I know it has become fashionable to say that the concept of patents in general is flawed, and that patent examiners are sub-human imbeciles. I disagree on both counts; software patents are generally crap and should be done away with to a large extent, but as another commenter has pointed out, many inventions require a great deal more investment and patents provide a great incentive to develop such things. It is unreasonable to expect patent examiners (engineers, not lawyers) to do a perfect job of pattern-matching each application with every similar previous application, considering that patent applications are deliberately worded in a language which is impenetrable to anyone trying to figure out what the hell something does. Reform at the policy level is needed, and acting as though the problem is that patent examiners aren't smart enough or that patents in general are a bad idea tends not to be very persuasive.

Which is a software patent.

No one ever said the Patent office was useful, competent, or smart.

Software is also somewhat protected because unlike a physical device reverse engineering is far more difficult. I can open pretty much anything and have a CAD model in less time than the original engineer took to design it.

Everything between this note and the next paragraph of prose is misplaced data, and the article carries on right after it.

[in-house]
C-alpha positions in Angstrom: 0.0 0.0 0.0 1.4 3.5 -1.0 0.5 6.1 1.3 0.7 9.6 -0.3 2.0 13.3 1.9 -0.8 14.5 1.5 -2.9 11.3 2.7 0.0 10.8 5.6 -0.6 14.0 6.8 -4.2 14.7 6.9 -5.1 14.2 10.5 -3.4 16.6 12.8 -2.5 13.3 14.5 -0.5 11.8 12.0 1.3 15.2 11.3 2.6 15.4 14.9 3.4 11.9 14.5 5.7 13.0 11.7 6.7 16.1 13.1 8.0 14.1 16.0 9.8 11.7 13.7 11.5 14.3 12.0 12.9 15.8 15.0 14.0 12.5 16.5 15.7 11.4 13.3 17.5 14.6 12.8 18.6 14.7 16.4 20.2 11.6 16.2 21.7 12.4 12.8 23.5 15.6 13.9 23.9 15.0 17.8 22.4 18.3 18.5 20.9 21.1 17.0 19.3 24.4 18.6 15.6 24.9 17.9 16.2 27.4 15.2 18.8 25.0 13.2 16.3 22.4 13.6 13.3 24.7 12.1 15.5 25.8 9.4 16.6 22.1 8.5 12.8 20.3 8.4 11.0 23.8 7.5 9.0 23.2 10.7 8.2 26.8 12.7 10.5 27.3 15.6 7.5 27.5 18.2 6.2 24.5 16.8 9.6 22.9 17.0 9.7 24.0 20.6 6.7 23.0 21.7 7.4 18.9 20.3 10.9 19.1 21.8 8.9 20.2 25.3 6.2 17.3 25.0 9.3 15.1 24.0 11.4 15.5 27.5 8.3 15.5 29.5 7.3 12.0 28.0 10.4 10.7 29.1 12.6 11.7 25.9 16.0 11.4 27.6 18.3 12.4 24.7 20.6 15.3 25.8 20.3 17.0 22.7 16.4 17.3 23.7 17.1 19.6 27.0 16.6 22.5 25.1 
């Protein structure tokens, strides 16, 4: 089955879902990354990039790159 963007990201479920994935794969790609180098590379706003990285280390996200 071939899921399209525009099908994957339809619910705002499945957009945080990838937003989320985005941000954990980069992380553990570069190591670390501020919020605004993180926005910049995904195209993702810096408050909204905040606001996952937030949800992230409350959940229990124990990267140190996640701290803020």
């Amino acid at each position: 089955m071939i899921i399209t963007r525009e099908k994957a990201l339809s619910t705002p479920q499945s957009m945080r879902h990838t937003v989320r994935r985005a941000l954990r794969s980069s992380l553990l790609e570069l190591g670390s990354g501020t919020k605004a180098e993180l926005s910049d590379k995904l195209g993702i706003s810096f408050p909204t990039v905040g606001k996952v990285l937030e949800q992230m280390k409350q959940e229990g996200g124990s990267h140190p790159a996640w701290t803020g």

True, I have learn programming and experience disassembling programs, and is really really difficult to understand how a program work just this way. If the program has millions of lines of code it is nearly impossible.

Patents are a contract, the state gives you monopoly, you give the state the knowledge(with plans, drawings and explanations) of how your thing works. Without showing the code, you should not be granted a patent.

The problem is ... all innovation is moving in the direction of software innovation.

For any given field, it is simply much easier to have a single, general purpose machine into which special instructions for special circumstances are programmed. You can see everything from 3-d metal printers to synthetic genetic computers on the horizon. Software will fuel all of these.

So if any future patent system is going to be a software patent system. And we've seen how evil software patents are.

There isn't an easy middle ground.

Touché sir, I should have narrowed my words a bit, I did not mean to claim that the entire idea of patents is bankrupt, I'm sure there are scenarios where it's helpful.

But as you state, in software, it's very detrimental, and I'm sure software isn't the only industry where that's the case. That's why we need a far more nuanced approach. We could start by not handing out 20-year monopolies for ideas that take only a few months to implement and bring to market.

In general, I think that it would be useful for all legislation to carry along with it legally binding "original intent" written down in broad, layman terms. That way a legal framework would exist to protect people from legislative hypocrisy.